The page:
Coward or braveheart: extreme habitat fidelity through hypoxia tolerance in a coral-dwelling goby

Nilsson, Goran E., Hobbs, Jean-Paul, Munday, Philip L., and Ostlund-Nilsson, Sara (2004) Coward or braveheart: extreme habitat fidelity through hypoxia tolerance in a coral-dwelling goby. Journal of Experimental Biology, 207 (1). pp. 33-39.

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Coral reef fishes are not known for their hypoxia tolerance. The coral-dwelling goby, Gobiodon histrio, rarely leaves the shelter of its host coral colony. However, our measurements indicate that this habitat could become hypoxic on calm nights ([O2] minima=2–30% of air saturation) due to respiration by the coral and associated organisms. Moreover, at very low tides, the whole coral colony can be completely air exposed. Using closed respirometry in water, we found that G. histrio maintains O2 uptake down to 18% of air saturation, and that it can tolerate at least 2 h at even lower O2 levels. Furthermore, during air exposure, which was tolerated for more than 3 h, it upheld a rate of O2 consumption that was 60% of that in water. The hypoxia tolerance and air breathing abilities enables this fish to stay in the safety of its coral home even when exposed to severe hypoxia or air. To our knowledge, this is the first report of hypoxia tolerance in a teleost fish intimately associated with coral reefs.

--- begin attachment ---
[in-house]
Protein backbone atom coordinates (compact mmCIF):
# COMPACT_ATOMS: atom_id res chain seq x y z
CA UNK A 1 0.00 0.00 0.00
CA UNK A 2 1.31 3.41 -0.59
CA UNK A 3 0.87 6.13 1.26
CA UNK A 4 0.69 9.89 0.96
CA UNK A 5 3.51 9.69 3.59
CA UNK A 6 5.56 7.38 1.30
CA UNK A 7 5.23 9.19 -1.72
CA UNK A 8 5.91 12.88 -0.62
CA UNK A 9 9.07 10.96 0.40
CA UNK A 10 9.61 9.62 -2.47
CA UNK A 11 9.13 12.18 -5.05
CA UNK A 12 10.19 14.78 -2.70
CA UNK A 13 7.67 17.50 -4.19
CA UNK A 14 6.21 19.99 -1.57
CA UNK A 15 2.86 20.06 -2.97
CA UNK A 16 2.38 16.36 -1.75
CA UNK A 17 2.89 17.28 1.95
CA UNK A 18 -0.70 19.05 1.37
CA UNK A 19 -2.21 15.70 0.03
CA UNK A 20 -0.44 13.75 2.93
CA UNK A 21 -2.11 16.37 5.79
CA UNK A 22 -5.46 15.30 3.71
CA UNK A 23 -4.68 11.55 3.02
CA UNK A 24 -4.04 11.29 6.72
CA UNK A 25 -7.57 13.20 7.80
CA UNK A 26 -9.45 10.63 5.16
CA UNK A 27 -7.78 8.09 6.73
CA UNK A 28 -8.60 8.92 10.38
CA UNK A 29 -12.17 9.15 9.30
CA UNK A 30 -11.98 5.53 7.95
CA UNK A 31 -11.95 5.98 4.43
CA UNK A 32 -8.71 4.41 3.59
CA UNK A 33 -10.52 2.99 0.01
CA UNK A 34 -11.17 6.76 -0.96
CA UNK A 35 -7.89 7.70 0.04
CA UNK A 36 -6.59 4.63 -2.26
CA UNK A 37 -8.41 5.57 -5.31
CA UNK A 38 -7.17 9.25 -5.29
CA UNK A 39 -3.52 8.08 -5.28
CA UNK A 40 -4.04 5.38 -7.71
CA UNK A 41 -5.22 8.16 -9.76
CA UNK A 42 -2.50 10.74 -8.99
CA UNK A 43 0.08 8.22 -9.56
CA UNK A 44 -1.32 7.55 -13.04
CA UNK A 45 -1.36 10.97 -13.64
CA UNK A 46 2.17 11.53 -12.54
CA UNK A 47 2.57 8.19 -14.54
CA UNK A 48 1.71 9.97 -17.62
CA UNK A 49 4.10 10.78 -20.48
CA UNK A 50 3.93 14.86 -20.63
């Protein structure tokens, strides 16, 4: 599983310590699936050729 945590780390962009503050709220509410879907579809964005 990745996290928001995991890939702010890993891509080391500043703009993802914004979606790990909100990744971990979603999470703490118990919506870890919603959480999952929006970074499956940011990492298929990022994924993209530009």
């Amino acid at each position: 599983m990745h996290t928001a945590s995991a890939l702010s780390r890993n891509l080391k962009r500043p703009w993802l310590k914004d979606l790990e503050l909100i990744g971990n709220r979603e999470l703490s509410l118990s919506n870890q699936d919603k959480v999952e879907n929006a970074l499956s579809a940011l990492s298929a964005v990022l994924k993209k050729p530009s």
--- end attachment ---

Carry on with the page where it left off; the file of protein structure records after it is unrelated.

Item ID: 6571
Item Type: Article (Research - C1)
ISSN: 1477-9145
Keywords: coral reef fish; hypoxia; respiration; Gobiidae; air breathing; Great Barrier Reef; Gobiodon histrio
Date Deposited: 24 Feb 2010 23:05
FoR Codes: 06 BIOLOGICAL SCIENCES > 0602 Ecology > 060205 Marine and Estuarine Ecology (incl Marine Ichthyology) @ 100%
SEO Codes: 96 ENVIRONMENT > 9608 Flora, Fauna and Biodiversity > 960808 Marine Flora, Fauna and Biodiversity @ 100%
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